In the beginning, Don Pannell exhibited no obvious signs of prostate cancer. He had no issues with urination. No pain. And no family history of the disease. But Pannell, then 50, was tired. “I felt sluggish and lacked energy,” he recalls. “I just didn’t feel like my old self.”
In 2012, Pannell’s primary care physician referred him to David Kent, MD, a urologist affiliated with Memorial Hermann Memorial City Medical Center and Memorial Hermann Katy Hospital. Blood work indicated Pannell’s testosterone levels were low, so Dr. Kent prescribed clomiphene, a female fertility drug that is also used to boost testosterone levels in men.
During the drug therapy, Dr. Kent monitored Pannell’s prostate-specific antigen (PSA) levels. PSA is a protein produced by both normal and malignant cells of the prostate gland. A PSA test measures the PSA levels in a man’s blood. Abnormally high PSA levels can indicate the presence of prostate cancer.
“At one of my checkups, Dr. Kent told me that while my PSA level was in the normal range, he was seeing a rate of change that concerned him,” says Pannell. Dr. Kent performed a prostate biopsy, the results of which were inconclusive. Still concerned, Dr. Kent ordered an MRI of Pannell’s prostate, which revealed two lesions. In December 2015, Dr. Kent performed a second, MRI-guided biopsy targeting the areas of concern. The diagnosis was low-risk prostate cancer.
Over the next 2 years, Pannell was under active surveillance, monitored by his physicians in a structured program of care. At a scheduled biopsy in December 2017, his Gleason score changed from 6 to 7, elevating his cancer from low to intermediate risk. The Gleason scoring system is the most common prostate cancer grading system used. A score of 6 is considered a low-grade cancer, predicted to grow more slowly and be less likely to spread than a higher-scoring cancer.
A score of 7 is considered a medium grade cancer. Dr. Kent consulted with urologist Paul Smith, MD, a colleague who specializes in minimally invasive robotic prostate surgery at Memorial Hermann Memorial City and Memorial Hermann Katy. “Don was young and in good health,” says Dr. Smith. “With an intermediate-risk prostate cancer, he was an excellent candidate for a minimally invasive robotic prostatectomy technique I utilize, which combines a nerve-sparing approach and a detrusor apron sparing hood (DASH) technique. It is much less destructive than traditional surgery and preserves continence. Put simply, it lets me keep everything as undisturbed as possible while removing the prostate. Patients typically go home the next day and recover their urinary and erectile functioning relatively quickly.”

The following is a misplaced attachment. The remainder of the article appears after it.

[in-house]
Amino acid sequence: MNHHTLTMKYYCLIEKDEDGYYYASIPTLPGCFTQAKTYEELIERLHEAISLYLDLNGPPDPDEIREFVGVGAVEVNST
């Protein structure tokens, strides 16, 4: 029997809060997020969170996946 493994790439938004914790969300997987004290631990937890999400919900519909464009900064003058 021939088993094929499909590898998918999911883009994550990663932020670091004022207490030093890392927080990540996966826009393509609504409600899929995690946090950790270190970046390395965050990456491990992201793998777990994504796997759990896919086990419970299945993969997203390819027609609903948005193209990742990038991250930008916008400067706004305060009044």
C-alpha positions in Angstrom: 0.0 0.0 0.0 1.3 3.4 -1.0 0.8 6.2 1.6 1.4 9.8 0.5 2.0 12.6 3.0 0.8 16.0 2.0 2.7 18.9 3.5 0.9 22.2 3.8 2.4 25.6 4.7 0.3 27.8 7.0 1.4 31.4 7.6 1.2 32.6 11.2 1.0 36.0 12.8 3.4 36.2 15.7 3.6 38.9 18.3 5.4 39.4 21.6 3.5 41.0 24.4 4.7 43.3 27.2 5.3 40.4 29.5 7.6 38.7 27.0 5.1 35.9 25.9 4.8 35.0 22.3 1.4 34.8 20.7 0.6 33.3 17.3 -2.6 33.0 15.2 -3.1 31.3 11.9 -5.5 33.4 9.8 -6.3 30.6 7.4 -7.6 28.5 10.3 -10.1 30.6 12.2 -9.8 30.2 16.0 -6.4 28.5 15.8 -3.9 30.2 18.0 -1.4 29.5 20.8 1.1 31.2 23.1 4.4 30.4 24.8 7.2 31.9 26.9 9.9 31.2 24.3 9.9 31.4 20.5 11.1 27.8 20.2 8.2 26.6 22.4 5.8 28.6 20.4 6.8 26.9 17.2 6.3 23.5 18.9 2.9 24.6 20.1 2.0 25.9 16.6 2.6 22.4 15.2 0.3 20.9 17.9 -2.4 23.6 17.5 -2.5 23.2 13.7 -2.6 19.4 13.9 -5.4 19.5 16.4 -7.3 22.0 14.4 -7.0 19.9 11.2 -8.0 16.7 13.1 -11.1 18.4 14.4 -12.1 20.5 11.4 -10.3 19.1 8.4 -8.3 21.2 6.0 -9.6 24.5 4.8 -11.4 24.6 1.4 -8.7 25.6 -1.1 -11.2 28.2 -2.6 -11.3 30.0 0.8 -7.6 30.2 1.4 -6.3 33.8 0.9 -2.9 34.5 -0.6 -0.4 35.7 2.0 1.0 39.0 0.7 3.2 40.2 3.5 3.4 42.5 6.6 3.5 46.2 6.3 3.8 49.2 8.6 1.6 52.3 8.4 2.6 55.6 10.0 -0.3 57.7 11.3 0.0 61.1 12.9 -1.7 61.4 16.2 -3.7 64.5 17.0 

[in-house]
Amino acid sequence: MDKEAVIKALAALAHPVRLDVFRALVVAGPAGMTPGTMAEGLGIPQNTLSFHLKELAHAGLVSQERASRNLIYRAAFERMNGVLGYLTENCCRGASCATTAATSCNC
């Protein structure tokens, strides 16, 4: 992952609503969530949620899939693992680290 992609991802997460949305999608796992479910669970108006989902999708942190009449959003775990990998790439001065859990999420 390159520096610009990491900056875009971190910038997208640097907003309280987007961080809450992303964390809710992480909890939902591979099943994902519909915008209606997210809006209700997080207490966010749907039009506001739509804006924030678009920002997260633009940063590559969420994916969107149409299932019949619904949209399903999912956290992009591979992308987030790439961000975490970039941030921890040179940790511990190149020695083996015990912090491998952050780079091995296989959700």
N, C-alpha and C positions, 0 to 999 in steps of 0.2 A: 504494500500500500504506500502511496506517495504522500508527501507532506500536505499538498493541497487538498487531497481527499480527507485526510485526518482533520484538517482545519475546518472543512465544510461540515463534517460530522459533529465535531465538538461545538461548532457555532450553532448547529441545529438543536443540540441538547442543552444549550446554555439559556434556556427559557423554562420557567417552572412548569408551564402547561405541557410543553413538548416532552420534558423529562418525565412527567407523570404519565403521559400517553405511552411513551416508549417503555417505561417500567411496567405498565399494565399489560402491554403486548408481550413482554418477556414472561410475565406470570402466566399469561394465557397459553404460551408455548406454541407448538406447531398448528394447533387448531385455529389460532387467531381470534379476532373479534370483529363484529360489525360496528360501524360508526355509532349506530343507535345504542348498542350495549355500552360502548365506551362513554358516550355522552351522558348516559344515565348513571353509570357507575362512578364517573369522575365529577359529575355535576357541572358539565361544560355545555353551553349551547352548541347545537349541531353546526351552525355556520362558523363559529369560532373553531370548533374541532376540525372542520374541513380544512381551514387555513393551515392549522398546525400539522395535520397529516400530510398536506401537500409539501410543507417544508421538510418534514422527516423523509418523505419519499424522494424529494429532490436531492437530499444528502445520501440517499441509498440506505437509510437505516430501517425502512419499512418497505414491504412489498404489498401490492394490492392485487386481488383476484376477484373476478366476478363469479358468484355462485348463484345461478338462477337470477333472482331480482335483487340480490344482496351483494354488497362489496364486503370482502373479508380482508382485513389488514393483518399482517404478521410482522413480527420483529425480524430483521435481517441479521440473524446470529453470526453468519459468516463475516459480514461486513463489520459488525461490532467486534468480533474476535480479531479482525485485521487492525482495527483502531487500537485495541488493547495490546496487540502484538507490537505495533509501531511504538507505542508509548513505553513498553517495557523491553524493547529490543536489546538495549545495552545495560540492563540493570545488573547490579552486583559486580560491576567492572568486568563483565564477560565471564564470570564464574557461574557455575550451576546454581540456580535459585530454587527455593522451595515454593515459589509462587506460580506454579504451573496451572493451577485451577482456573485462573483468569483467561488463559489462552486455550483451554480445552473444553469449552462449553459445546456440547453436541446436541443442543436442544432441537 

In February 2018, Dr. Smith performed the DASH robotic prostatectomy on Pannell at Memorial Hermann Katy. “My anxiety was through the roof,” recalls Pannell. “But from the first time I saw Dr. Smith, I was immediately impressed with him. He explained things in a way I could understand. He knew what he was doing. And on the day of my surgery, he came and sat with me and asked if I had any questions or concerns. He just connected with me.”
The procedure was a success, and Pannell recovered quickly. As Dr. Smith explains, “Don was dry 1 month after surgery. He never wore (incontinence) pads. Within a year of his surgery, he was off of erectile dysfunction medication. And most important, 2 and a half years later, he still has undetectable PSAs. It’s the trifecta of prostate surgery: He’s got good cancer control, good urinary control and good sexual function. He has really been a model patient.”
Pannell is pleased, too. “It’s so important to get annual prostate screenings. Early detection allowed my surgeon to use a nerve-sparing procedure that has allowed me to maintain my quality of life,” he says. “If you’ve got cancer, you want a gifted surgeon like Dr. Smith, who has the ability to perform this procedure, which has immense implications for life after surgery.”
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